FIGURE 1
www.frontiersin.org

Figure 1. Fluid attenuated inversion recovery (FLAIR) MRI sequences of (A) a 21 year old patient with an overall Wahlund score of 0, (B) a 51 year old patient with an overall Wahlund score of 8, (C) a 69 year old patient with a Wahlund score of 20, (D) a 75 year old man with an overall Wahlund score of 12 and a 4 mm cavitating lacune in the left parietal lobe, (E) a 63 year old man with an overall Wahlund score of 5 and a 5.5 mm cavitating lacune in the right occipito-temporal region, (F) a 70 year old man with an overall Wahlund score of 20 and an 4 mm cavitating lacune in the left pareito-temporal region.

Cavitating lacunes were defined as small (3–20 mm in all directions) hypointense lesions on FLAIR and hyperintense lesions on T2 weighted images with a corresponding low intensity area on T1 weighted images (Figure 1) (1, 20). Cavitating lacunes were identified as ovoid/spheroid shaped areas with similar signal intensity to that of cerebrospinal fluid generally (on FLAIR images) surrounded by a hyperintense rim (2). Because Virchow–Robin spaces also have similar signal intensity to cerebrospinal fluid, we differentiated cavitating lacunes from Virchow–Robin spaces based on size [cavitating lacunes: 3–20 mm; Virchow–Robin spaces smaller than 3 mm and generally following a vessel; (2)]. We recorded both presence of cavitating lacunes (present versus not present) and the number of cavitating lacunes observed in each patient.

Statistical Analysis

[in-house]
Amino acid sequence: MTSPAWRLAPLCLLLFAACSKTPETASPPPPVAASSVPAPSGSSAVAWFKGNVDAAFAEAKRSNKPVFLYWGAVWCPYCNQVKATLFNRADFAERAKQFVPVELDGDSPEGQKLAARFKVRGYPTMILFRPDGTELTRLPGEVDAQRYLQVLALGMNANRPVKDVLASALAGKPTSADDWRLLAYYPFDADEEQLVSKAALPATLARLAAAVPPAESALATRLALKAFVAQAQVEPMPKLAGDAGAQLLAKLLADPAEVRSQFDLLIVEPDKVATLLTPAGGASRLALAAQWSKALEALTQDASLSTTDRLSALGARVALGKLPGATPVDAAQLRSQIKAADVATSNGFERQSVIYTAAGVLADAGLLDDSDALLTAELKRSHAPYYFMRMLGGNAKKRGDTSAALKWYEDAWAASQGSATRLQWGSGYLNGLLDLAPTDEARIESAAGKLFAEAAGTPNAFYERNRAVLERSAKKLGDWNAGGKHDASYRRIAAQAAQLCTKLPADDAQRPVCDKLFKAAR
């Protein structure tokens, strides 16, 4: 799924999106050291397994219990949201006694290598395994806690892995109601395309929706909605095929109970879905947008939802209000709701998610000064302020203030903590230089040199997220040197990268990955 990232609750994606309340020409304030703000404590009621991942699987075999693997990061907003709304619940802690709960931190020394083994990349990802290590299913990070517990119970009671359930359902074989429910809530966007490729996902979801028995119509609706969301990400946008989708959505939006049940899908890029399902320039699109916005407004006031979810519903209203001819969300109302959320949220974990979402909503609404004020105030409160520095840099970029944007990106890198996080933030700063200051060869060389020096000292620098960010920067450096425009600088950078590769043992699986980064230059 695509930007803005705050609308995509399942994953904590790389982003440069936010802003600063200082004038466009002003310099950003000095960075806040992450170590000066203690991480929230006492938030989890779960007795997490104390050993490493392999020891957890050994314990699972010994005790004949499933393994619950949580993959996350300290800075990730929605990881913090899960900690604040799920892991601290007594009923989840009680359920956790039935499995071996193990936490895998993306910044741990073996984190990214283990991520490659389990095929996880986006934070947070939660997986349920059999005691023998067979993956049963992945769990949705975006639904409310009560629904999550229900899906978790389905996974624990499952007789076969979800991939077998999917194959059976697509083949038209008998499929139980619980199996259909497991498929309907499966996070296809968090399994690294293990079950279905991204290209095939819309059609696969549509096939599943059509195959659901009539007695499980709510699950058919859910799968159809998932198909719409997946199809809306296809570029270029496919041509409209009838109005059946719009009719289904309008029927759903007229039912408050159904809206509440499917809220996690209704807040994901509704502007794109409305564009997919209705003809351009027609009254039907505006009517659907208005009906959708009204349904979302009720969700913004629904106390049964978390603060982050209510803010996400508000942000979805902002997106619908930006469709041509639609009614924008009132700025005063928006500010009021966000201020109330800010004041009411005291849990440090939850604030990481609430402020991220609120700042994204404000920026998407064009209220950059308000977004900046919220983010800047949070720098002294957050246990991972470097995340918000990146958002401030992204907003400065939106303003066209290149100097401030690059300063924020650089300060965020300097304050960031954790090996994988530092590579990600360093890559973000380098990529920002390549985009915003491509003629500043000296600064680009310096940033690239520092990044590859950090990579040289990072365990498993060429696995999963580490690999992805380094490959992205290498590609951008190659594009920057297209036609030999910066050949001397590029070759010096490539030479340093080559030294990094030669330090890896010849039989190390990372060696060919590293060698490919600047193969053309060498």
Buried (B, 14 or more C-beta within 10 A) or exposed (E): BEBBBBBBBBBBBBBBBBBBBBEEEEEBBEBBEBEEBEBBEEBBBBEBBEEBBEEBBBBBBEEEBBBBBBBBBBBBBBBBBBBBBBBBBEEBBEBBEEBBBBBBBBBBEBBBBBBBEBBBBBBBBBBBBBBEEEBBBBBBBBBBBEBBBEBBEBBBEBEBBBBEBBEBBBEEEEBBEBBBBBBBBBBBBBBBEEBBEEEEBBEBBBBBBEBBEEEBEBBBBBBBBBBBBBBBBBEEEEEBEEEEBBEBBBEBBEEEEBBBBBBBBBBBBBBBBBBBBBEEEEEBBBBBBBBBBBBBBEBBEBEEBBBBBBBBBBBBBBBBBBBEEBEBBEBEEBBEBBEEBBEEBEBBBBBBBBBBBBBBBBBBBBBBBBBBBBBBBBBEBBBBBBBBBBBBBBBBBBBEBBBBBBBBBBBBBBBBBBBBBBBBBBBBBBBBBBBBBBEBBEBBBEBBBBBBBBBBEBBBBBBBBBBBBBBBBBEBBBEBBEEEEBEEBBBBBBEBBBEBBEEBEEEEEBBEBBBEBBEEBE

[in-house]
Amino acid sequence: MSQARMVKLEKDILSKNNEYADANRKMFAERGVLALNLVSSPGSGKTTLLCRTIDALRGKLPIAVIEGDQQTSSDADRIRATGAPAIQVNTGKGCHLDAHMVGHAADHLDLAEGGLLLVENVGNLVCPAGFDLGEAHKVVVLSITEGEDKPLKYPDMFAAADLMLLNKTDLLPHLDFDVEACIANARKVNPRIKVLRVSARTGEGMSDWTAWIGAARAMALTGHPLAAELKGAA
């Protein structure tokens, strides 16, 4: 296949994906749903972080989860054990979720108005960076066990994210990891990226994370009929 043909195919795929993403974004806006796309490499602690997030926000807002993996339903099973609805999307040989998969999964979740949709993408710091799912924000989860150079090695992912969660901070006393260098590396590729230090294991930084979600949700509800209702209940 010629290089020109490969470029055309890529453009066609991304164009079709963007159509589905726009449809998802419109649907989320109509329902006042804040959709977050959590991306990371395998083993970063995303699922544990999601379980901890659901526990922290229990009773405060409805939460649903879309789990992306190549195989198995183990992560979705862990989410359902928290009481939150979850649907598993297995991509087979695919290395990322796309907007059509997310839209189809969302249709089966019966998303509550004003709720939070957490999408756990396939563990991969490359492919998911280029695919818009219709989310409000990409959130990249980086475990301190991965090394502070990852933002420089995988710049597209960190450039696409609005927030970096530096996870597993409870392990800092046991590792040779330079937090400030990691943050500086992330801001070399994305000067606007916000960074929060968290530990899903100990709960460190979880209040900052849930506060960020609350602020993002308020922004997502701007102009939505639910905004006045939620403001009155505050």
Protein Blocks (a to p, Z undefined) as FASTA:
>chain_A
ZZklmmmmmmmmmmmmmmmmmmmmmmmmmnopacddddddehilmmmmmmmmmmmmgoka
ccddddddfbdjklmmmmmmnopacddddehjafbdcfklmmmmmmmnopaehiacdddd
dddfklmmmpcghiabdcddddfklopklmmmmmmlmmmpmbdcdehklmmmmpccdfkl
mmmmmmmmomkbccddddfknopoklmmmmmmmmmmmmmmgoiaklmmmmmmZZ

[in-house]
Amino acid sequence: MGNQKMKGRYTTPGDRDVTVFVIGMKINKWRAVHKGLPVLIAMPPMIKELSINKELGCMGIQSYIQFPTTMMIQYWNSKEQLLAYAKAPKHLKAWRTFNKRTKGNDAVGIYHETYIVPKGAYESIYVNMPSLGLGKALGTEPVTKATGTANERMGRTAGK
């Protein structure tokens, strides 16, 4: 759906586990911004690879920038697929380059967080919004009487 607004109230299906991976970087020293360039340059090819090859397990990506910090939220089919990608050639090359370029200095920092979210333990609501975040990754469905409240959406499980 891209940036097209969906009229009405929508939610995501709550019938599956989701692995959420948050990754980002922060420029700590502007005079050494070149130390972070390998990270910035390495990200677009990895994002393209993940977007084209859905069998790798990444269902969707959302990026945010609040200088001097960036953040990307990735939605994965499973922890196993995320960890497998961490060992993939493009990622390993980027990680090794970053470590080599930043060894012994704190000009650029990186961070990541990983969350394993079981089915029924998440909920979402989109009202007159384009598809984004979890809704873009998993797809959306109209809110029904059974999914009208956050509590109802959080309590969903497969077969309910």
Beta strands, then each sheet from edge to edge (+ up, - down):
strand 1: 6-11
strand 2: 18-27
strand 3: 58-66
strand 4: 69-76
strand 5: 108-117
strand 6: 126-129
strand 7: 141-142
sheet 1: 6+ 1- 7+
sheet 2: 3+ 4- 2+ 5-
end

Continuous variables were tested for normal distribution using the Kolmogorov–Smirnov test. Mann–Whitney U tests were used to examine relationships between baseline and serum parameters (not normally distributed) and lacunes (present or not present). The relationship between categorical variables (gender, hypertension, smoking history, and diabetes mellitus), lacunes, and WMH severity was assessed using two-sided Fisher’s exact tests. If a significant relationship was found, post hoc analyses using Sidak’s method were performed (level of significance at 0.017). To estimate odds ratios in the categorical analysis, Wahlund scores were stratified into 3 groups: mild (Wahlund score of 0–4), moderate (Wahlund: 5–10), and severe (Wahlund:>10), as this classification (21, 22) and very similar stratification schemes have been used previously (23, 24) and seem to correspond well with standard visual classification systems (23). Spearman’s correlation coefficients were calculated to assess relationships between number of lacunes and baseline/serum parameters.